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  • View in gallery
    Fig. 1.

    The local bathymetry of the Samoan Passage, Manihiki Plateau, and Penrhyn basin. The arrows show volume flux estimates due to Roemmich et al. (1996) and based on WOCE line P31 (blue dots). The transport across Robbie Ridge and that to the east of the Manihiki Plateau are hydrographic-based, geostrophic estimates, whereas the 6.0-Sv transport in the Samoan Passage is based on moored current meters (Rudnick 1997). Voet et al. (2016) measure a 15-month mean Samoan Passage transport of 5.4 Sv based on current meters moored in roughly the same location. A second northward transport estimate of 2.3 Sv to the east of the Manihiki Plateau was made by Roemmich et al. (1996) based on data collected by Taft et al. (1991) along the more sparsely spaced TEW stations (maroon dots).

  • View in gallery
    Fig. 2.

    Idealized setup for the formulation of the island rule to predict the volume transport QS to the east of the Manihiki Plateau. The inset shows the (dashed) shortcut introduced to avoid the equator.

  • View in gallery
    Fig. 3.

    WOCE Section P31 of potential temperature across the Samoan Passage and the Manihiki Plateau. The location of the P31 line is indicated in Fig. 1. Note that the gap at 165°W is topographically blocked farther to the north. Our hypothetical lower layer consists of water colder than 1°C. Constructed from data available on the World Ocean Atlas.

  • View in gallery
    Fig. 4.

    Depth of 1°C potential temperature surface in the Pacific. The colored area north of the equator is used to estimate the average diapycnal velocity across the 1°C surface. The rectangle indicates the area shown in Fig. 1. (Made from World Ocean Atlas data.)

  • View in gallery
    Fig. 5.

    One choice for the integration contour C as represented by the thick blue, black, and dashed black curves. The solid blue and black portions represent the southern and northern segments of the portion of C to the east of the Manihiki Plateau and correspond to different values of constant f/d. The short dashed zonal segment is the shortcut at 4.0°S. The dashed contour to the east of the Manihiki Plateau completes the circuit. The colors indicate f/d for the layer below 1°C. Thin black and red curves show other contours of constant f/d with values corresponding to those for the northern and southern segments of C. These often occur where bumps in the topography create small closed contours of constant f/d. White areas indicate regions where the bottom temperature is warmer than 1°C.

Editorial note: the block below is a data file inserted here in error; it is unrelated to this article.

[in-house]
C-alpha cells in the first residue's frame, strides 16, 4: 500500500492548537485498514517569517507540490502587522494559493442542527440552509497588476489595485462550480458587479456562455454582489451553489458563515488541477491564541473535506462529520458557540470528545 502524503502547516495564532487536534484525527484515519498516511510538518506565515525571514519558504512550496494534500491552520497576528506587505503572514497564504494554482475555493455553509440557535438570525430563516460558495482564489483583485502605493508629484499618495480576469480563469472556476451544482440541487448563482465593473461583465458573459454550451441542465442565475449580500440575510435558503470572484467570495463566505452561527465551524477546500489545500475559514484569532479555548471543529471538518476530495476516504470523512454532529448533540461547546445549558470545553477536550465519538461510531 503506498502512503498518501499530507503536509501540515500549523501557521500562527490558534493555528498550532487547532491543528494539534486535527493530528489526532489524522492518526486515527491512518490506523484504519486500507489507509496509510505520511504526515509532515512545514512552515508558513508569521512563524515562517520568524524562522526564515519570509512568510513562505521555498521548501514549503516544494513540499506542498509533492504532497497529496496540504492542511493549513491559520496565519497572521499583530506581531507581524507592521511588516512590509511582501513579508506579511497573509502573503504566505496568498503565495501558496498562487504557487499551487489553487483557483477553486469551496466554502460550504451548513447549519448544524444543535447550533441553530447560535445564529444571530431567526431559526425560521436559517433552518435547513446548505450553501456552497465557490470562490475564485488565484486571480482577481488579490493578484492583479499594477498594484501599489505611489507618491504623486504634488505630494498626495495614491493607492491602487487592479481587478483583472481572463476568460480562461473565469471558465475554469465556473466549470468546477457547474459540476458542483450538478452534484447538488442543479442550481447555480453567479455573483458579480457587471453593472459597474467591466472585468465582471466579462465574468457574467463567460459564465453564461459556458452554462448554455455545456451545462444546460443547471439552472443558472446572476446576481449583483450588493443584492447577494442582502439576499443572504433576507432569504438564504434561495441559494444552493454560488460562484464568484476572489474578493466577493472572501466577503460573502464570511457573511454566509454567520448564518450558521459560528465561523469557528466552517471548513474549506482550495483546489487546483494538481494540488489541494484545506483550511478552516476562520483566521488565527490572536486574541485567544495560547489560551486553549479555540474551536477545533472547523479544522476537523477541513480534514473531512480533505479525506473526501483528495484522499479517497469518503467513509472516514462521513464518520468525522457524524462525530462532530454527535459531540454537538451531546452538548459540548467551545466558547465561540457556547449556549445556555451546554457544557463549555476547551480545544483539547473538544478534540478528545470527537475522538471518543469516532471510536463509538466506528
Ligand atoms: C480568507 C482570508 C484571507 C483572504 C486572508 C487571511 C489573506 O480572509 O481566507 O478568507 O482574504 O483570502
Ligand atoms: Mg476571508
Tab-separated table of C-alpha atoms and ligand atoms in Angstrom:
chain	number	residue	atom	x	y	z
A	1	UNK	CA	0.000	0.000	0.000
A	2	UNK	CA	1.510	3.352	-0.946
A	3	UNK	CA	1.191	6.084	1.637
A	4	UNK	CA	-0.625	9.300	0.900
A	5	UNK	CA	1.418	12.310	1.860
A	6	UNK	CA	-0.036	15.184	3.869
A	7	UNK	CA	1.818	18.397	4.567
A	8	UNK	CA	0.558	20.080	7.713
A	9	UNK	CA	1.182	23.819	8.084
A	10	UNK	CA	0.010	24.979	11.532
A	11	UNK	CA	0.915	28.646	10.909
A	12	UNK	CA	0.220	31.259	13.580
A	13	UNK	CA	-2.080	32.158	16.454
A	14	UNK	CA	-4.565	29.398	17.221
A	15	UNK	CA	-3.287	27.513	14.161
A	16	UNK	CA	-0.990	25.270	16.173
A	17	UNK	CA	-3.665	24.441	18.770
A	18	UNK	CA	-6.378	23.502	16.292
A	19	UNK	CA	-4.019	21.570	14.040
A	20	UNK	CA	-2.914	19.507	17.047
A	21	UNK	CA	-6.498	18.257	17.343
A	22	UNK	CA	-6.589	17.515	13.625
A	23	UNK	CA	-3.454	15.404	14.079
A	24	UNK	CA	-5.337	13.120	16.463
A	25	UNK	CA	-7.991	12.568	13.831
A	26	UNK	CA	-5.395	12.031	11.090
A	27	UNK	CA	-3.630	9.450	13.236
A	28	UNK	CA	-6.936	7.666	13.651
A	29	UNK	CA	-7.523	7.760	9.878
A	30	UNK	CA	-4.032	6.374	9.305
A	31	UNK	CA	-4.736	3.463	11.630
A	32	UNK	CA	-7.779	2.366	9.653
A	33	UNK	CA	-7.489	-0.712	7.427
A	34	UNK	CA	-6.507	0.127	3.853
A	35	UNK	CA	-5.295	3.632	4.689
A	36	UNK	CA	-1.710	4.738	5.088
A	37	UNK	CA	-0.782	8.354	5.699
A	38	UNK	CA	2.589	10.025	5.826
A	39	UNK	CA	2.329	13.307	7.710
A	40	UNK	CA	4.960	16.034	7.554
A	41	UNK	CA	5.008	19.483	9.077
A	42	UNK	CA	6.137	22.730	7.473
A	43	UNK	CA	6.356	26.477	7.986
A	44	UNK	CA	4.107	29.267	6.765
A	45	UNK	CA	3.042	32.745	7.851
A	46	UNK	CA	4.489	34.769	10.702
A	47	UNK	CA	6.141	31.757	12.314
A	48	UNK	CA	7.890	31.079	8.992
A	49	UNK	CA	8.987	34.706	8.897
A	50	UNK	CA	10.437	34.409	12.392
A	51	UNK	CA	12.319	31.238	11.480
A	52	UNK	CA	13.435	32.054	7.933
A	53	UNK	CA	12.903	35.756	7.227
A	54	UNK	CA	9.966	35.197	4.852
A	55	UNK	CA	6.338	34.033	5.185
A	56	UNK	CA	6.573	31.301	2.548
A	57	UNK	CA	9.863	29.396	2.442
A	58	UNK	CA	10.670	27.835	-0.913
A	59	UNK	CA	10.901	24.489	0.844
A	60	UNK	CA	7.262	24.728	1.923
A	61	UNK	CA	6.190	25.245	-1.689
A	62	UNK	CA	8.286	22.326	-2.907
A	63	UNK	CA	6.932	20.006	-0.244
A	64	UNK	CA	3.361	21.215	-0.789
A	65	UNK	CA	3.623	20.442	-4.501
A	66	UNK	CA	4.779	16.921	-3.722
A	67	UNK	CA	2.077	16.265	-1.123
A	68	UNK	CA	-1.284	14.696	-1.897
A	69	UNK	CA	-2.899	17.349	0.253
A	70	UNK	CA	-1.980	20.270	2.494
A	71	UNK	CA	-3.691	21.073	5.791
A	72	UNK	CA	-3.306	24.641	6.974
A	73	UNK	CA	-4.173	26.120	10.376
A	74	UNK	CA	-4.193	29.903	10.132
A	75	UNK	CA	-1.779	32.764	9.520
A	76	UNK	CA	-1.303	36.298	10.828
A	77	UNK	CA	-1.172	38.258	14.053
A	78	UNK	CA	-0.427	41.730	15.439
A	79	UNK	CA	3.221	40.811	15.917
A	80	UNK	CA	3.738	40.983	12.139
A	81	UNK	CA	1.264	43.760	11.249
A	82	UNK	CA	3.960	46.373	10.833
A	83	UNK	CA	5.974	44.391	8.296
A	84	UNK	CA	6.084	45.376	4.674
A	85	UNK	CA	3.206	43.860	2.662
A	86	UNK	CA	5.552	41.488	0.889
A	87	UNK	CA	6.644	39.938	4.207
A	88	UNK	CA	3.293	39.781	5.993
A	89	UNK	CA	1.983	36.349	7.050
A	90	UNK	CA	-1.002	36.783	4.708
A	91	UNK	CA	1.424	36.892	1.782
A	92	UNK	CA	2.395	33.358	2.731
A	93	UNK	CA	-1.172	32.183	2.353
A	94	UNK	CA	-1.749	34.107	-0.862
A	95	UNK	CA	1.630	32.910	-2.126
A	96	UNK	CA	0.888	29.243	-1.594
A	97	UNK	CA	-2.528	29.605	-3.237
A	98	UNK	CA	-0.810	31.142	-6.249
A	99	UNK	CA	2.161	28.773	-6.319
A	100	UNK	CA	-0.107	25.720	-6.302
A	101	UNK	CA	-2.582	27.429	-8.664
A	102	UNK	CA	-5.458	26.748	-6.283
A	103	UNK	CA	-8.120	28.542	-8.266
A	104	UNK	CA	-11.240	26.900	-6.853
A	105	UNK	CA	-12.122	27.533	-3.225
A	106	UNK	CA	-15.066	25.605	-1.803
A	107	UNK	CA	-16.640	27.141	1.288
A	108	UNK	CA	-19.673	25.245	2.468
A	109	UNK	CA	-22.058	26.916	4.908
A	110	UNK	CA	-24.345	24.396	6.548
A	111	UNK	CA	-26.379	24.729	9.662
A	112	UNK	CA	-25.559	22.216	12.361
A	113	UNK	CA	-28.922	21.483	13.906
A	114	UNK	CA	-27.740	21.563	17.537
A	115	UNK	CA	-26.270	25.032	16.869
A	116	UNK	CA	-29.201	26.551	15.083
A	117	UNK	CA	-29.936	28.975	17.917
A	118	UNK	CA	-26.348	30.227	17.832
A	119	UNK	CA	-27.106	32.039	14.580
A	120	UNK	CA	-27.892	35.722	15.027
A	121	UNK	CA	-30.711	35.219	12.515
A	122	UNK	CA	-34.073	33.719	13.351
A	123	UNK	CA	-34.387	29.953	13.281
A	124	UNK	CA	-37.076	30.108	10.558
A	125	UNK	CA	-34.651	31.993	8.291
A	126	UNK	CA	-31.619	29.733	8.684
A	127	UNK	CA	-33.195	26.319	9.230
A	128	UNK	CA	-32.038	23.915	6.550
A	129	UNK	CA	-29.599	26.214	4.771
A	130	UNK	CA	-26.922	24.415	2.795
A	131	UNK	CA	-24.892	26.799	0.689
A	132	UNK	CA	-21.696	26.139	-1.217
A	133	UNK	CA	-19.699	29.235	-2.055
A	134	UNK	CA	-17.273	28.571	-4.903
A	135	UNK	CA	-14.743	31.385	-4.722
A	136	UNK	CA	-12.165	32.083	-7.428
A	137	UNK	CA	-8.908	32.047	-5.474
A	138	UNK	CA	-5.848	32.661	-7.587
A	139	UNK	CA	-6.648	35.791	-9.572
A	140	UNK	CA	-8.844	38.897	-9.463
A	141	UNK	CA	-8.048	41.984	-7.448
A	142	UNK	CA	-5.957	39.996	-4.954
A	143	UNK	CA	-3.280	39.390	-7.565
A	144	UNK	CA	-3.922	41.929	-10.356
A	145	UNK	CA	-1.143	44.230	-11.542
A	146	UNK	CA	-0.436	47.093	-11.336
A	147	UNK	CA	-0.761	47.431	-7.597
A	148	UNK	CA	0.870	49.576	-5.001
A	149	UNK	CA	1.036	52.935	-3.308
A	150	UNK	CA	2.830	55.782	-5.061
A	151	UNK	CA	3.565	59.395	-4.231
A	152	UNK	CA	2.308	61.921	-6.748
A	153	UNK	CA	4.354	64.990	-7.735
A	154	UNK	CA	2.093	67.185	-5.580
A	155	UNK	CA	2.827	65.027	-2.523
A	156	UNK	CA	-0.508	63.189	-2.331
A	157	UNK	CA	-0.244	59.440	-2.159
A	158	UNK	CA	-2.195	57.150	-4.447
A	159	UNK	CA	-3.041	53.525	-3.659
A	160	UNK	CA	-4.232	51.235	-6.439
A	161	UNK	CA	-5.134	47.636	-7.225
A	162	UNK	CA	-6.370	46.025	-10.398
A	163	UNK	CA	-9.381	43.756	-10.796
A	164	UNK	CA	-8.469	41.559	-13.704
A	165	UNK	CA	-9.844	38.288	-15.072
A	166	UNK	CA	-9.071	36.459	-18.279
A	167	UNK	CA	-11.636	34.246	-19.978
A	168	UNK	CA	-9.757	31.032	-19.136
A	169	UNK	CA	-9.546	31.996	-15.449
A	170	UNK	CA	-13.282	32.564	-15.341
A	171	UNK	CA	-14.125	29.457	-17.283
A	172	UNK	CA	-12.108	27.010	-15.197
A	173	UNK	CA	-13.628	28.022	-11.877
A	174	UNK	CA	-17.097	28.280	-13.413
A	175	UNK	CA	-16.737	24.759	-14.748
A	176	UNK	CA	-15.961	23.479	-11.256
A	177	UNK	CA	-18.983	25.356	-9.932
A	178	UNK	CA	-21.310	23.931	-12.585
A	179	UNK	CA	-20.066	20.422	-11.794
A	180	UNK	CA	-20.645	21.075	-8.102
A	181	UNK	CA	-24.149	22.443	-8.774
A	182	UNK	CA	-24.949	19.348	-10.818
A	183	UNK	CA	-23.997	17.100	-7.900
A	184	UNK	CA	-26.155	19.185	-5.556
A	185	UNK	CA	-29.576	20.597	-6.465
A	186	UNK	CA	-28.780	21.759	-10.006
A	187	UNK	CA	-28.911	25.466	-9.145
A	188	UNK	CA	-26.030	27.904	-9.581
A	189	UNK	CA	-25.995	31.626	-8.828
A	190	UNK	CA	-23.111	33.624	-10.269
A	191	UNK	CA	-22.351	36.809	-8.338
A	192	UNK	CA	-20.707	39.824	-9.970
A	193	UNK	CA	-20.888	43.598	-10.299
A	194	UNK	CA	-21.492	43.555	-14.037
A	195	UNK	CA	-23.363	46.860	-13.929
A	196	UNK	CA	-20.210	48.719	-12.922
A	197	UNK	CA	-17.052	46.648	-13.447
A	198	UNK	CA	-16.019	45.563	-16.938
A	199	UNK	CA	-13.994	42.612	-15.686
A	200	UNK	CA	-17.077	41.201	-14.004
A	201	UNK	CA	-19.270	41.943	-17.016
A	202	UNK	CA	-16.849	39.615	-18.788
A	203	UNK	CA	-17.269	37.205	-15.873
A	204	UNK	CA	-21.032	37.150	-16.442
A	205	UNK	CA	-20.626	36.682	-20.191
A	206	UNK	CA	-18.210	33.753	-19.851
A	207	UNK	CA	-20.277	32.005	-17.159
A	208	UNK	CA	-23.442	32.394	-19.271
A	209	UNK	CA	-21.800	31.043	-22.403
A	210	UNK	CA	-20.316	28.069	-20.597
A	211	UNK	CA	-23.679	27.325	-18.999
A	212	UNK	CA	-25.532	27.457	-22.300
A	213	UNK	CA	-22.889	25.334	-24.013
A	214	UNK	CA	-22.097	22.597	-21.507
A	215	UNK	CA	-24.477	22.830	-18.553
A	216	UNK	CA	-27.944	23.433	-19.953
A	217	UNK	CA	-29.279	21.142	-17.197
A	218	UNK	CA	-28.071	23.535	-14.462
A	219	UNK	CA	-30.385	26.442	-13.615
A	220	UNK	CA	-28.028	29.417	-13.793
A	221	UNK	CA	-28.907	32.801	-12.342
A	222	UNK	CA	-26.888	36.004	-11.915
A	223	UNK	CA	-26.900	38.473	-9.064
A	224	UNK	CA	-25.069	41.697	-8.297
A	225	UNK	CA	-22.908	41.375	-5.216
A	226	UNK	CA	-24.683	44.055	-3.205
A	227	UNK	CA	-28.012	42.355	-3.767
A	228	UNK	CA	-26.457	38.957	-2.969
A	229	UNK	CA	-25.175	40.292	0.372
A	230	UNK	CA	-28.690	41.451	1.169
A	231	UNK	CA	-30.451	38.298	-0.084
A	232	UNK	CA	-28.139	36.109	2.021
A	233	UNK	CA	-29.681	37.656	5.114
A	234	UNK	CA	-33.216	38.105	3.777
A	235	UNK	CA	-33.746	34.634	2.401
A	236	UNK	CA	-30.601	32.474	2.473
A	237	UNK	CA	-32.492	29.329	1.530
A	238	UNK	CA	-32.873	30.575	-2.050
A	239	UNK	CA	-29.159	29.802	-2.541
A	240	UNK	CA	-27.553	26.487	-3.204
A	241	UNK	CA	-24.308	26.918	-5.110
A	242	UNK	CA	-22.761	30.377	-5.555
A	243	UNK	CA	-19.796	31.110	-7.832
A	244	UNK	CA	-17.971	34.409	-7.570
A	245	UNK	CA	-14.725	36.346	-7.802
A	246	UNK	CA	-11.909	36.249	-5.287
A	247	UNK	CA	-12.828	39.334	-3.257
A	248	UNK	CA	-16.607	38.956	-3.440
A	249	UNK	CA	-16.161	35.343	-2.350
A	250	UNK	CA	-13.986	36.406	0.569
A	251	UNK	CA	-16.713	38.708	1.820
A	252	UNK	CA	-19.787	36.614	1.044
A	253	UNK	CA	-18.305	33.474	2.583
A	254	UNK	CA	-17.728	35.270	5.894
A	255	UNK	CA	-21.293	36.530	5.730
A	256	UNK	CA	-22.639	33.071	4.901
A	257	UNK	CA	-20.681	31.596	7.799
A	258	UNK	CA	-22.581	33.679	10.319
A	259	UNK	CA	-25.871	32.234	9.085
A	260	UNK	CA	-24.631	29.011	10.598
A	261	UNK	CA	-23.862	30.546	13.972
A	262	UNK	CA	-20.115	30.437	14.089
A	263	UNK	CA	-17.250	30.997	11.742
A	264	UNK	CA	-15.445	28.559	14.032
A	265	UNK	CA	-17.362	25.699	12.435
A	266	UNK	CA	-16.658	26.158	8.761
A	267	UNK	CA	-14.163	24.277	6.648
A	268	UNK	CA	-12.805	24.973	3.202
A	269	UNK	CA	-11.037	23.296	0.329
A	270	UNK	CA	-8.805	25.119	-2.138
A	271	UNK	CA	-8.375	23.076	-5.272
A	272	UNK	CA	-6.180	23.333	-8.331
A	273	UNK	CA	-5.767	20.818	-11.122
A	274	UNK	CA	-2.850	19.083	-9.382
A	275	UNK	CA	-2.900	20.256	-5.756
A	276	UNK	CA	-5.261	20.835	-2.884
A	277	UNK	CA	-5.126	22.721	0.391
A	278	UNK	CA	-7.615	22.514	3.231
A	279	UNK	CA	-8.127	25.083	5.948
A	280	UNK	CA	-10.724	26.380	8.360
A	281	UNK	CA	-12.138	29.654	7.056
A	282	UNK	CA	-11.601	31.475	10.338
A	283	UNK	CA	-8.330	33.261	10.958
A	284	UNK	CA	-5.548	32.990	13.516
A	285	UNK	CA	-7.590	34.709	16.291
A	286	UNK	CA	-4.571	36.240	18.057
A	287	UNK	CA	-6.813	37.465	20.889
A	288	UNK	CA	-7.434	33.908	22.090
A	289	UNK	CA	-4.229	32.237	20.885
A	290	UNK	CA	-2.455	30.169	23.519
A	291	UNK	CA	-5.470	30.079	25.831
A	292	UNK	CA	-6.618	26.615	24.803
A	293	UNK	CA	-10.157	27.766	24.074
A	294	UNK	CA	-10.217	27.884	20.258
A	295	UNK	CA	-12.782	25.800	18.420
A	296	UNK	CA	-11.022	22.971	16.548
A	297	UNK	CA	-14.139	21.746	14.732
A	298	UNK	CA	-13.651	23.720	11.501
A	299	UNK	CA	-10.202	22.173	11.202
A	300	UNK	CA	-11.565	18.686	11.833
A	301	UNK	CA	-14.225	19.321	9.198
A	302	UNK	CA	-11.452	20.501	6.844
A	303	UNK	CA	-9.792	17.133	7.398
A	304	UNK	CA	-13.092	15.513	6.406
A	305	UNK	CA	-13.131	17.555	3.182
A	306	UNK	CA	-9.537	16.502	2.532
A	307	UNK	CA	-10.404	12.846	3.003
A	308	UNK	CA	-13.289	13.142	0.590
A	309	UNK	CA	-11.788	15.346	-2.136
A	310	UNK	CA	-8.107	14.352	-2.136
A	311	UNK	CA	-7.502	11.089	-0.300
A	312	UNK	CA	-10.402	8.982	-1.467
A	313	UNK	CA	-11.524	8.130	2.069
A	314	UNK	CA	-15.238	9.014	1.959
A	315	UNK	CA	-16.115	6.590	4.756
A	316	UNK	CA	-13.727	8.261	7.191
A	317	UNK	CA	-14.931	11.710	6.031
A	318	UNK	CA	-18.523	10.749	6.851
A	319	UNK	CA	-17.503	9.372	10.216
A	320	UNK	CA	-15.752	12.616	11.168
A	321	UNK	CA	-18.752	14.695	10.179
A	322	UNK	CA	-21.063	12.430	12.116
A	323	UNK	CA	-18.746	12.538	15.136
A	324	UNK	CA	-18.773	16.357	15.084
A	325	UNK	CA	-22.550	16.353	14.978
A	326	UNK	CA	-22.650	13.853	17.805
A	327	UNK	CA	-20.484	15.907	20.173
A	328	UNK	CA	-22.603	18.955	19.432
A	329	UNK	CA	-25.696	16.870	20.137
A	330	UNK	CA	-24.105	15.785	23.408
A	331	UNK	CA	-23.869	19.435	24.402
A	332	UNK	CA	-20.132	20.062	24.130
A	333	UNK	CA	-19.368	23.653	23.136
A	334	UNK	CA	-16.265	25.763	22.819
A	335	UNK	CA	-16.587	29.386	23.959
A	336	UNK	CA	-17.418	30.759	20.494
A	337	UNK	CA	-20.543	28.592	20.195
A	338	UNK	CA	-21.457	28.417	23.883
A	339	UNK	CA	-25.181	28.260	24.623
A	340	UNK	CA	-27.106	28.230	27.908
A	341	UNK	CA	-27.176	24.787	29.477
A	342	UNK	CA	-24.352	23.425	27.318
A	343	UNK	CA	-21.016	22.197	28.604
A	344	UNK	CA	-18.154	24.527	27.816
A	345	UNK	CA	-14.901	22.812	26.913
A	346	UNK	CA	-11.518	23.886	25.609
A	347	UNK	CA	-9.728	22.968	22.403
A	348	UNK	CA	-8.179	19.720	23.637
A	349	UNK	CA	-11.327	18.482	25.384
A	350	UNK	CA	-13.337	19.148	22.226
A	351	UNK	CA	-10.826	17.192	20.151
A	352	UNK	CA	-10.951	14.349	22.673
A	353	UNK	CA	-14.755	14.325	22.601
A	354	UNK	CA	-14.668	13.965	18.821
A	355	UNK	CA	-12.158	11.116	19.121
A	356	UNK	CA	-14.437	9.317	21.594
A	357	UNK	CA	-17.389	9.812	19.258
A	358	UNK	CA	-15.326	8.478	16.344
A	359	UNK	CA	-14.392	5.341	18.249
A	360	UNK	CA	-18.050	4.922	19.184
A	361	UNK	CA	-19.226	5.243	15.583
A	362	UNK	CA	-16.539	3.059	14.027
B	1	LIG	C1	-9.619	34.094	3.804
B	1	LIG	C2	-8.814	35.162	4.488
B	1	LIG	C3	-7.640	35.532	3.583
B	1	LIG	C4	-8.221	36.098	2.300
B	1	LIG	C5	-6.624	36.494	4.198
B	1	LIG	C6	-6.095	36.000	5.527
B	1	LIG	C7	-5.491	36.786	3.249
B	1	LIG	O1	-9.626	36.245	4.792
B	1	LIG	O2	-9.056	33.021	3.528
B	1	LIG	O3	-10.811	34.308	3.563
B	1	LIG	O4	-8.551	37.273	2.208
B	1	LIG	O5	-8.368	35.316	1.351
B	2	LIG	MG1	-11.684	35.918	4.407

• View in gallery
    Fig. 6.

    The control area A outlined in green is the 2D control area used to calculate the change in Bernoulli function. The figure also shows the rate ε of turbulent kinetic energy dissipation (stick profiles), velocity (color), and potential temperature (contours), all from Fig. 2b of Alford et al. 2013.

  • View in gallery
    Fig. 7.

    Various choices for the integration contour C to the west of the Manihiki Plateau and upstream and downstream of the Samoan Passage. Blue shading indicates bottom depth, while black contours are streamlines of near-bottom velocity from the numerical model. White areas indicate areas with model bottom temperatures warmer than 1°C. Colors represent various choices of the integration paths, with red indicating choices that approximately follow bottom streamlines extending downstream of the Samoan Passage. Green contours follow isobaths while magenta contours follow contours of constant layer depth d. The locations marked s1, s3, etc. correspond to the beginnings and ends of contour segments following the plan indicated in Fig. 2.

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Pacific Abyssal Transport and Mixing: Through the Samoan Passage versus around the Manihiki Plateau

Larry J. Pratt Department of Physical Oceanography, Woods Hole Oceanographic Institution, Woods Hole, Massachusetts

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Gunnar Voet Scripps Institute of Oceanography, La Jolla, California

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Astrid Pacini Department of Physical Oceanography, Woods Hole Oceanographic Institution, Woods Hole, Massachusetts

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Shuwen Tan Department of Physical Oceanography, Woods Hole Oceanographic Institution, Woods Hole, Massachusetts

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Matthew H. Alford Scripps Institute of Oceanography, La Jolla, California

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Glenn S. Carter Department of Oceanography, University of Hawai‘i at Mānoa, Honolulu, Hawaii

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James B. Girton Applied Physics Laboratory and School of Oceanography, University of Washington, Seattle, Washington

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Dimitris Menemenlis Jet Propulsion Laboratory, California Institute of Technology, Pasadena, California

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Abstract